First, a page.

The gastrointestinal (GI) tract is unique among other organs because it has its own intrinsic nervous system that can function largely independently to regulate a variety of digestive and metabolic functions. This enteric nervous system (ENS) is large, complex, and an important component of the gut-brain axis. The overarching goal of our lab is to determine how the cells of the ENS detect and integrate information to modulate autonomic behaviors, including gastrointestinal motility, intestinal epithelial functions, innate immune responses, and nutrient handling.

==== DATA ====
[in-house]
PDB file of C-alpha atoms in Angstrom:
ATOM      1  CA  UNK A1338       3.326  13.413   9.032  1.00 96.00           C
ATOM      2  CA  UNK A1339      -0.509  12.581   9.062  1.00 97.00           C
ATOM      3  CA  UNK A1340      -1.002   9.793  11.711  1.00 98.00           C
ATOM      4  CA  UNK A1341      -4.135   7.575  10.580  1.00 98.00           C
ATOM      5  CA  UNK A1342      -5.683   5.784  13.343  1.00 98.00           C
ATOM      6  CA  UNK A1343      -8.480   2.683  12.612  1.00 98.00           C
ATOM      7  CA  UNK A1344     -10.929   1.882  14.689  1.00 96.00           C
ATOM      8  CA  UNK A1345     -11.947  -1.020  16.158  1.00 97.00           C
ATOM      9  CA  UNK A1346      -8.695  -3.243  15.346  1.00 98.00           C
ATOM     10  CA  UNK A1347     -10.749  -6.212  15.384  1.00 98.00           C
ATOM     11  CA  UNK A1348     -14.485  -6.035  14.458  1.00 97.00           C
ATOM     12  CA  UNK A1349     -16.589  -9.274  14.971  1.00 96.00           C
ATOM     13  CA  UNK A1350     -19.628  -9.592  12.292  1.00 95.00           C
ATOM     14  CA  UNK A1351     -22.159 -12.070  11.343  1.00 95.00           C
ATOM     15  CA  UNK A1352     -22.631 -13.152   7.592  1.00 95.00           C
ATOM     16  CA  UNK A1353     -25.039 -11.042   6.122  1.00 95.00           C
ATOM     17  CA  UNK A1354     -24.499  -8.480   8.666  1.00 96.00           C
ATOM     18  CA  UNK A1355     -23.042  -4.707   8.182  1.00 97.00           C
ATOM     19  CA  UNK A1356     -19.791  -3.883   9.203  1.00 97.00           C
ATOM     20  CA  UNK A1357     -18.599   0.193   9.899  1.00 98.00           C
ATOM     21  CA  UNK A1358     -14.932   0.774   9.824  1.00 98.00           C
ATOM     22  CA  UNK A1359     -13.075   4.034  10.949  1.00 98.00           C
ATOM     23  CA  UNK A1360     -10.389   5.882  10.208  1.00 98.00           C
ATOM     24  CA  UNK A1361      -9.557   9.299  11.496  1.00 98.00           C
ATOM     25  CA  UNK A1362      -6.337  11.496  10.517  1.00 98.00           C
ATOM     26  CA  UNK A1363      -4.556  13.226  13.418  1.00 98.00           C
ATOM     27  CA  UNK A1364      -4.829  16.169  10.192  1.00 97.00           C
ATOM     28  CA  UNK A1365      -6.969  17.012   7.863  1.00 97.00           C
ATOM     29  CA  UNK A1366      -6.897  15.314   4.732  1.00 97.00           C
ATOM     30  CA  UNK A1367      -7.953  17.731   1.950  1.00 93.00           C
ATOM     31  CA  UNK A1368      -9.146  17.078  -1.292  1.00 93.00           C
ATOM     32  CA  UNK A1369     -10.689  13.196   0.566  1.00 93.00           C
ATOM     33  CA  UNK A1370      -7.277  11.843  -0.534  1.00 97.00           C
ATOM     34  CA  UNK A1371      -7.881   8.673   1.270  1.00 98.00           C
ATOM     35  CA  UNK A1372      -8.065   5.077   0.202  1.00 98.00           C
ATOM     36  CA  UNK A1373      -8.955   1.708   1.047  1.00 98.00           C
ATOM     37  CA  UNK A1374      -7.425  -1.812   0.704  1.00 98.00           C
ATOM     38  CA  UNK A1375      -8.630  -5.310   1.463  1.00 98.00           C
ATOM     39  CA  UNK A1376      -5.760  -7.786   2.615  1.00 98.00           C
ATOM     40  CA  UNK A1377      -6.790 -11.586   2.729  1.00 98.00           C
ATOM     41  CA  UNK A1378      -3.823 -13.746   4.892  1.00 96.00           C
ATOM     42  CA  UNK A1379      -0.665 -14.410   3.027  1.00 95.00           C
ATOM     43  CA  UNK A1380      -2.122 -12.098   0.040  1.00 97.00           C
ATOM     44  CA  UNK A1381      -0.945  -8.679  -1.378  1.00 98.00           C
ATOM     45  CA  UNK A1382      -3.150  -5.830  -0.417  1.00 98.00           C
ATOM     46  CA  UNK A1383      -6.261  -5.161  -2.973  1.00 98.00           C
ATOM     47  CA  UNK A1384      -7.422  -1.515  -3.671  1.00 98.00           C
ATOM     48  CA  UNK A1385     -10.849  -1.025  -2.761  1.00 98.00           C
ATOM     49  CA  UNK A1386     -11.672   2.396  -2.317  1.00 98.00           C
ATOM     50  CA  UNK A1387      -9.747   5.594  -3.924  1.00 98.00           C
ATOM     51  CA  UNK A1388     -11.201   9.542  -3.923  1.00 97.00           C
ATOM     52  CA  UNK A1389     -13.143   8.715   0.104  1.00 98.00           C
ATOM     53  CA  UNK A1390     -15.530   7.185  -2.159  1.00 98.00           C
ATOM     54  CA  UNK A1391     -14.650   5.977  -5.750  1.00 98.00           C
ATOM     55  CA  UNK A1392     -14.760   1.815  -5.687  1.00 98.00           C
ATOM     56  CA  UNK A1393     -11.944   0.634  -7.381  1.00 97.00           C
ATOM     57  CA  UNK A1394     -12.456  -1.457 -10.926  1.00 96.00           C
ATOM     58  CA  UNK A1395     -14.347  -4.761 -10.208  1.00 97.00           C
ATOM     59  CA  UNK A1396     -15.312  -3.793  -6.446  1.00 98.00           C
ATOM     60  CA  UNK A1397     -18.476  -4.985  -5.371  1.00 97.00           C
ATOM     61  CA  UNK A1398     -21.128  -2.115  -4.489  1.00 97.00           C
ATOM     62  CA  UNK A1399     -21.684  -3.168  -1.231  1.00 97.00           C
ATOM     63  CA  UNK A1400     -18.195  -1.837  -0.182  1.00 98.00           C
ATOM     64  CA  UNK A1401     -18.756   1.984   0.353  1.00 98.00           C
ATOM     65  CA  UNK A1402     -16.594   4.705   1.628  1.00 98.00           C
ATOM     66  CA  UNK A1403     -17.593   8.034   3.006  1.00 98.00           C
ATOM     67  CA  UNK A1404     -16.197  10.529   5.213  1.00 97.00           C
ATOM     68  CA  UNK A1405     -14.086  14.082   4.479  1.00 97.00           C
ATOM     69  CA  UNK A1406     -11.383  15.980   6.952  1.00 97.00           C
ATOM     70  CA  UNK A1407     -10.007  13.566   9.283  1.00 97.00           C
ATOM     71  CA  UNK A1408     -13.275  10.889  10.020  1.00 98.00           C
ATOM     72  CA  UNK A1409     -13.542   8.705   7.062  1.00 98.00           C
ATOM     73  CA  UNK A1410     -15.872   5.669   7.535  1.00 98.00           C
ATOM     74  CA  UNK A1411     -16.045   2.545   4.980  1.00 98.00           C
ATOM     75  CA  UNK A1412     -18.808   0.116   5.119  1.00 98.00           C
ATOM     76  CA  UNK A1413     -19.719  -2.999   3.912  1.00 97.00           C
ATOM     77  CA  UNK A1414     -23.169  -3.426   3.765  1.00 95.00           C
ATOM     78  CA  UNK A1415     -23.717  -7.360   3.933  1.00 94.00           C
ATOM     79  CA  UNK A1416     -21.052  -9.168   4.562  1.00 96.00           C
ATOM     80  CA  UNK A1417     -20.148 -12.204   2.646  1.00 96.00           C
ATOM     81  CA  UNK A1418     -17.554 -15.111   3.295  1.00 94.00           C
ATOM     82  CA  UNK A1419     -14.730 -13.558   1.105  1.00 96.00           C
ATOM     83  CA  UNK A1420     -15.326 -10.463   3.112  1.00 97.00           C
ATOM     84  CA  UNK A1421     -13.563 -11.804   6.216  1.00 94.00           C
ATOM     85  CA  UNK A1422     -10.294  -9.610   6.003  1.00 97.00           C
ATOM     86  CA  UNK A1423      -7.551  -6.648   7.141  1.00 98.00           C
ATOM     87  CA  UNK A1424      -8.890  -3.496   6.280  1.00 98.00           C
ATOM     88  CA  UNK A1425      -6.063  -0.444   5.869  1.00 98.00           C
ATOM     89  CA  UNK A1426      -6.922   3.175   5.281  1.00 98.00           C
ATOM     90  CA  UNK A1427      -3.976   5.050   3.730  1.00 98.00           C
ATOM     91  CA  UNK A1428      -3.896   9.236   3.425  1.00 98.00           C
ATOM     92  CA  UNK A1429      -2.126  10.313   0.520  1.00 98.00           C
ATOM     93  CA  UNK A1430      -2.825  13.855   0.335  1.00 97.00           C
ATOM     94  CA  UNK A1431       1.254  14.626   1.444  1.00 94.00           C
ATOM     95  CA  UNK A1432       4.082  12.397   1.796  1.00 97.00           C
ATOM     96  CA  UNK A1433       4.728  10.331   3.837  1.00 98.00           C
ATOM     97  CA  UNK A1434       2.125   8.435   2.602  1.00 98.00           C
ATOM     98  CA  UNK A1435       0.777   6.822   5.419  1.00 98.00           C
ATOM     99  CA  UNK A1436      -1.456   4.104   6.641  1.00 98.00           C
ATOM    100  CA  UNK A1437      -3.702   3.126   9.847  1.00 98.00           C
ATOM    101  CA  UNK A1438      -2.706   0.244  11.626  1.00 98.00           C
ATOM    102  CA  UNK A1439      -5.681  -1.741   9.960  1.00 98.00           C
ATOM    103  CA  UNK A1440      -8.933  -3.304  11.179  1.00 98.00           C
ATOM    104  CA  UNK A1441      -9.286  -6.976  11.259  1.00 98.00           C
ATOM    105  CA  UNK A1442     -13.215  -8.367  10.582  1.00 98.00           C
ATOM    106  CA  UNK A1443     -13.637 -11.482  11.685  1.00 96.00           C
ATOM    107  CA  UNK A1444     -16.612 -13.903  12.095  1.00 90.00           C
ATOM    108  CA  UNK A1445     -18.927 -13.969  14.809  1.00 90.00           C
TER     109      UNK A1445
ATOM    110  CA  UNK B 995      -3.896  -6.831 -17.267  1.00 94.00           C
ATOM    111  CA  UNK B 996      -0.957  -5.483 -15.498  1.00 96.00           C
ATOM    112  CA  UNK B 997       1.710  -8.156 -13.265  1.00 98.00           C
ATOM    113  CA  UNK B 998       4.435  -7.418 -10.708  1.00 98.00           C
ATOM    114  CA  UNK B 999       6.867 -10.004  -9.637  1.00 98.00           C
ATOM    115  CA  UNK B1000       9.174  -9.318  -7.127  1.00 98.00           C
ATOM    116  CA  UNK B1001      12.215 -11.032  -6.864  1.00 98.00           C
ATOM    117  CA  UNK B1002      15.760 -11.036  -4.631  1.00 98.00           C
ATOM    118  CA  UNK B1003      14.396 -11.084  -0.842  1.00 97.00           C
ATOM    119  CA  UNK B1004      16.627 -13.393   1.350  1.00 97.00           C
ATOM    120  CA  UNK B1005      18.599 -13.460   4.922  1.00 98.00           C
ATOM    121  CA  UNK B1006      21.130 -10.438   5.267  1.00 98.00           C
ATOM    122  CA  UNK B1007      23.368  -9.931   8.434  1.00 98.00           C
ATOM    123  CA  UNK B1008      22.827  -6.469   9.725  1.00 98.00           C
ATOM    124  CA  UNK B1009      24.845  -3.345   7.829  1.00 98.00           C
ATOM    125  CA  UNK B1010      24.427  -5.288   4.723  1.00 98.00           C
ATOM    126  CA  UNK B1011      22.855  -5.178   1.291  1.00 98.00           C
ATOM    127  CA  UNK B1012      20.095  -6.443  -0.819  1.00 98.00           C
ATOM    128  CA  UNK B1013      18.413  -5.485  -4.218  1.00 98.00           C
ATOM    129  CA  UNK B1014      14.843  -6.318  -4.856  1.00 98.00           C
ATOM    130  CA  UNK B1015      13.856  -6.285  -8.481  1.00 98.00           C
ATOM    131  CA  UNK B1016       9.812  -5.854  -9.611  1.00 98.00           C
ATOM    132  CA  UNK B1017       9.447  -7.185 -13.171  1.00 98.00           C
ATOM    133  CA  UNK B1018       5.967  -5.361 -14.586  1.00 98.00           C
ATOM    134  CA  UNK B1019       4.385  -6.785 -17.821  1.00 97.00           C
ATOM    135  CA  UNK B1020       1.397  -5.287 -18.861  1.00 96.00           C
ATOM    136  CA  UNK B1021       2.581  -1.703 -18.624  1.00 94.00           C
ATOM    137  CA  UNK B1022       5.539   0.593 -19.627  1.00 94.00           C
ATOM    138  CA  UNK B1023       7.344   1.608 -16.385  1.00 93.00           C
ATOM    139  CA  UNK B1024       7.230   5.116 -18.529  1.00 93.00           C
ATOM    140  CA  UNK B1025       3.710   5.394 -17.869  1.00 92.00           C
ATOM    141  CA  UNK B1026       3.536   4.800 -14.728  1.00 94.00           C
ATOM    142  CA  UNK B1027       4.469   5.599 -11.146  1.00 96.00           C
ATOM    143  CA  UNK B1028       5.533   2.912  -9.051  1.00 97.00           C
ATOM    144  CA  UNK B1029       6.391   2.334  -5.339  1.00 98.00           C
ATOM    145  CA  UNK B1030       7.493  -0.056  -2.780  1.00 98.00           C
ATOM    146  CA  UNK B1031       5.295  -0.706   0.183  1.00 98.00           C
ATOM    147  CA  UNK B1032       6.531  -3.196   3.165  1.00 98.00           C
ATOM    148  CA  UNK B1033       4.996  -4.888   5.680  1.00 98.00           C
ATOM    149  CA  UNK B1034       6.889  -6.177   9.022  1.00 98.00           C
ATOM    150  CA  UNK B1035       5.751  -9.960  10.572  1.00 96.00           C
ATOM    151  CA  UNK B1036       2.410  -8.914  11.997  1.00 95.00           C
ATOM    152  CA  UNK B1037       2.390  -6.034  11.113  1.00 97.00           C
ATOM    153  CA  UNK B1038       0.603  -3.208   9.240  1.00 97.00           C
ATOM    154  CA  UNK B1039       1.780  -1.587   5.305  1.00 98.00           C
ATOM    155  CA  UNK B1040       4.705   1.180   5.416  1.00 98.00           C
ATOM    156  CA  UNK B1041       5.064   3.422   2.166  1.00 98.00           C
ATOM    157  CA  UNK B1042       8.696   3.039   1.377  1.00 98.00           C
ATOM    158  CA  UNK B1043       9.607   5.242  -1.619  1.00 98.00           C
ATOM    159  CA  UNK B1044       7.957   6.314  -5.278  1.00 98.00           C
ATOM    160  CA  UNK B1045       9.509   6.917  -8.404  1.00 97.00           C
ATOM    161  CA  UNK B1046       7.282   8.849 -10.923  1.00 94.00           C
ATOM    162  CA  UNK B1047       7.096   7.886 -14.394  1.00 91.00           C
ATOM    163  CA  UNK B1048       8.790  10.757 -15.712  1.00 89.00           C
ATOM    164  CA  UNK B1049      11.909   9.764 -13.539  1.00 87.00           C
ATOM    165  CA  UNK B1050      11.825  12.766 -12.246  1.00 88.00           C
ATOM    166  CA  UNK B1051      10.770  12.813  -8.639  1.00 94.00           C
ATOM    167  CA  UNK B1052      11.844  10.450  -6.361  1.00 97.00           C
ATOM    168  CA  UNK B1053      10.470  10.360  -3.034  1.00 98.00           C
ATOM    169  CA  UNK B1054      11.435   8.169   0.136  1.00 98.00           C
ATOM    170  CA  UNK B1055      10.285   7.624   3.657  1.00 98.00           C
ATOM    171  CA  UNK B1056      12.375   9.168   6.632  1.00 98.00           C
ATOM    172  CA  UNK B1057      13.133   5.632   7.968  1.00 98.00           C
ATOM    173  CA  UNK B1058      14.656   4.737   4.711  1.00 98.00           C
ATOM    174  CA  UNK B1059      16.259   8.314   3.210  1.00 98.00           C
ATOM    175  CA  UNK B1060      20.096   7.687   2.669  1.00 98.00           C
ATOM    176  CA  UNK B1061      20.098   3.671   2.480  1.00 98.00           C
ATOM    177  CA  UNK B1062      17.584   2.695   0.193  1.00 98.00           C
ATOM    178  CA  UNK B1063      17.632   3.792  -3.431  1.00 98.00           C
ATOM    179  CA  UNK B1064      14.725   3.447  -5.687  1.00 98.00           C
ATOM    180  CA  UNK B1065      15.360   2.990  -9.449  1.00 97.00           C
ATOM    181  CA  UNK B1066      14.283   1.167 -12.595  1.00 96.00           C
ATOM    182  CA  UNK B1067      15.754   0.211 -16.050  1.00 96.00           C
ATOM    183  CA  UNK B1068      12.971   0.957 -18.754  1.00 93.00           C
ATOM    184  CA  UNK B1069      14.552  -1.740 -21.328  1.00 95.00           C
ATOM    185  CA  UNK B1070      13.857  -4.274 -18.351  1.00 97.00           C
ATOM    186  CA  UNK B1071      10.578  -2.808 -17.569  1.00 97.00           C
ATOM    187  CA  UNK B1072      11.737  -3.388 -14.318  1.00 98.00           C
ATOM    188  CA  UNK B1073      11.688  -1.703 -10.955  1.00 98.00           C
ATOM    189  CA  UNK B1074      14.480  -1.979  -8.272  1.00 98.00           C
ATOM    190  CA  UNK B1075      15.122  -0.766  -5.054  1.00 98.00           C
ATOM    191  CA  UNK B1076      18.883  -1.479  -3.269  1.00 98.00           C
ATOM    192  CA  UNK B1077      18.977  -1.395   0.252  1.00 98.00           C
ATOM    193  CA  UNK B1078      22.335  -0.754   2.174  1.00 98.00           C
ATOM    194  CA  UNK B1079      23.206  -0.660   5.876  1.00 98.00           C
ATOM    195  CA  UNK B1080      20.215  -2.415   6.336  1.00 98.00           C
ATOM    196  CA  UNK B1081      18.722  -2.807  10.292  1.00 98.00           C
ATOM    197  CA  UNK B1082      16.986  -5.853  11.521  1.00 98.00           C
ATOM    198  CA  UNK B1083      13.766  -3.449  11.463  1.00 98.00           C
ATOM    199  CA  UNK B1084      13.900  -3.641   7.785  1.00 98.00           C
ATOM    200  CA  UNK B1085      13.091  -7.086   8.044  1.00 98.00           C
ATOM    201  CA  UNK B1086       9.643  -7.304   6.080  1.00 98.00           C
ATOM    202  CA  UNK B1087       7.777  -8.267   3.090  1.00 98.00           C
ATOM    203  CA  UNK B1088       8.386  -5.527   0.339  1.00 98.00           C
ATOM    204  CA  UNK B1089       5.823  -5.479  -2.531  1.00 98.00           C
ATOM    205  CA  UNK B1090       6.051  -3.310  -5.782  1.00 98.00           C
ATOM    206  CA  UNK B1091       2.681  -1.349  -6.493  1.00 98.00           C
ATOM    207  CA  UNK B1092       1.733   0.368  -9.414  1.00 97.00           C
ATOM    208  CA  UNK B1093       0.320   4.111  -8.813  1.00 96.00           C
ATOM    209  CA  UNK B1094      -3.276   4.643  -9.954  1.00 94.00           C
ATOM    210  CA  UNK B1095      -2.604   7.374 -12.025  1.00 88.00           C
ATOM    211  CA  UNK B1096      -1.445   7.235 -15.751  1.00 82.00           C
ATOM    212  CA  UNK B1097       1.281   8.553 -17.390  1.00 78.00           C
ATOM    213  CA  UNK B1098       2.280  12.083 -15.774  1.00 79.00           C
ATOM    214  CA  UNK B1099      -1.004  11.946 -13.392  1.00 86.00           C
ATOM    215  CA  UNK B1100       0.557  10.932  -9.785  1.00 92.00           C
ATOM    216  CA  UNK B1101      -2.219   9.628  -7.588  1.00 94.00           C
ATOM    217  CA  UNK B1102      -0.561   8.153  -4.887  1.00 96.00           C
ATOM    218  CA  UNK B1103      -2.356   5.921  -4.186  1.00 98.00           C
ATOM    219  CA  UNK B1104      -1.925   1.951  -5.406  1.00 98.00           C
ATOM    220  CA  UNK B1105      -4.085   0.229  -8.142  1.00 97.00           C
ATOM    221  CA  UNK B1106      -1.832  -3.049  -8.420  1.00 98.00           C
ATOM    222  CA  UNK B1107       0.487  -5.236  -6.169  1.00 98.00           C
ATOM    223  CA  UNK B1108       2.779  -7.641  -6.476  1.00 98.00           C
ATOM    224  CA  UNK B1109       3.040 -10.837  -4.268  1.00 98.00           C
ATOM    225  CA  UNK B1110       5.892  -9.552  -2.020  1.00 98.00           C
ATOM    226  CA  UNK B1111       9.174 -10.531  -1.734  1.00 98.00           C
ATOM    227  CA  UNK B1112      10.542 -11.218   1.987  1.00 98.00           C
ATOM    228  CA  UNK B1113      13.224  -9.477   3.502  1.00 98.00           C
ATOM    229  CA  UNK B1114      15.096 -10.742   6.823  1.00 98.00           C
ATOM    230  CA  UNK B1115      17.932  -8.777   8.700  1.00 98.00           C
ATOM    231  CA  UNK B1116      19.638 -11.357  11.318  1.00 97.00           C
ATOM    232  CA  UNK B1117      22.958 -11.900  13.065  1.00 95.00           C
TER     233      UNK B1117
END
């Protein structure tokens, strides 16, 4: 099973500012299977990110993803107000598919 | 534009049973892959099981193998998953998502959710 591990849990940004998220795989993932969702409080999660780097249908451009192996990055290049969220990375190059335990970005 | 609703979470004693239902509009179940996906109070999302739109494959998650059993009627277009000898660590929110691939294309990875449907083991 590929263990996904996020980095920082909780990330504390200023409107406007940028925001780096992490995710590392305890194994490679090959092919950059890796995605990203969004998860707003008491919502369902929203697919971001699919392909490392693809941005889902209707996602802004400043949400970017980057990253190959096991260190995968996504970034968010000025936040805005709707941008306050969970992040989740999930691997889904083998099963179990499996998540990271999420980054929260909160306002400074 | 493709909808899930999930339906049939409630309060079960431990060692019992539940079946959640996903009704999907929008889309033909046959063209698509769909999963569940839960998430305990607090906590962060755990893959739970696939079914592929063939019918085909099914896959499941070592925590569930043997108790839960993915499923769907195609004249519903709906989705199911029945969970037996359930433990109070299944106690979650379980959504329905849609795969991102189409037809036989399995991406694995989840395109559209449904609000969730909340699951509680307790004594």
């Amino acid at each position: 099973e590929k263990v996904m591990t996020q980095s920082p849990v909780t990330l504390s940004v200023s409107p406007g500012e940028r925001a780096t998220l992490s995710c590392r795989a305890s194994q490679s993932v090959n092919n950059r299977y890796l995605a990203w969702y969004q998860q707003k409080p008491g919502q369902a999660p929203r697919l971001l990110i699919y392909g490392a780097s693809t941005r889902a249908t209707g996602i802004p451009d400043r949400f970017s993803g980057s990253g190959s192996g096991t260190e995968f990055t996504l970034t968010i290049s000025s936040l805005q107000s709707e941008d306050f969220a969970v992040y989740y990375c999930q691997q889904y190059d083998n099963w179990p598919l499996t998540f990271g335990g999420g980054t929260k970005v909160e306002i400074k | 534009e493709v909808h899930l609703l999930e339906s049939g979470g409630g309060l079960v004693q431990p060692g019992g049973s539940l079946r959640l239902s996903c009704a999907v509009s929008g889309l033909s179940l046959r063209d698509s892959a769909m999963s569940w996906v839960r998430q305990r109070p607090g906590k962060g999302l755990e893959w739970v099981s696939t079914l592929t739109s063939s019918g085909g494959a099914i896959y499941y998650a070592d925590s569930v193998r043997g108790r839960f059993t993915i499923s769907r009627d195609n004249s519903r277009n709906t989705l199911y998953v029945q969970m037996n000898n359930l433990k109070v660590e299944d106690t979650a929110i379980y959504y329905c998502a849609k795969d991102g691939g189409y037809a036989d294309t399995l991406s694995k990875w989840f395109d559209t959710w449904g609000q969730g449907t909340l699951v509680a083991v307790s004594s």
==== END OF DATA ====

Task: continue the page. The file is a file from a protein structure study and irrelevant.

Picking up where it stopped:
We aim to learn fundamental principles about how the nervous, immune and endocrine systems interact with each to regulate organ function. We are also driven by the idea that learning how enteric circuits regulate autonomic behaviors will ultimately elucidate how ENS dysfunction contributes to human disease. In order to investigate the molecular mechanisms by which enteric neurons, glia and specialized epithelial cells in the gut transduce information and communicate with each other to modulate behaviors, we use mouse genetic models, imaging of live and fixed tissues, as well as a variety of in vivo and in vitro assays.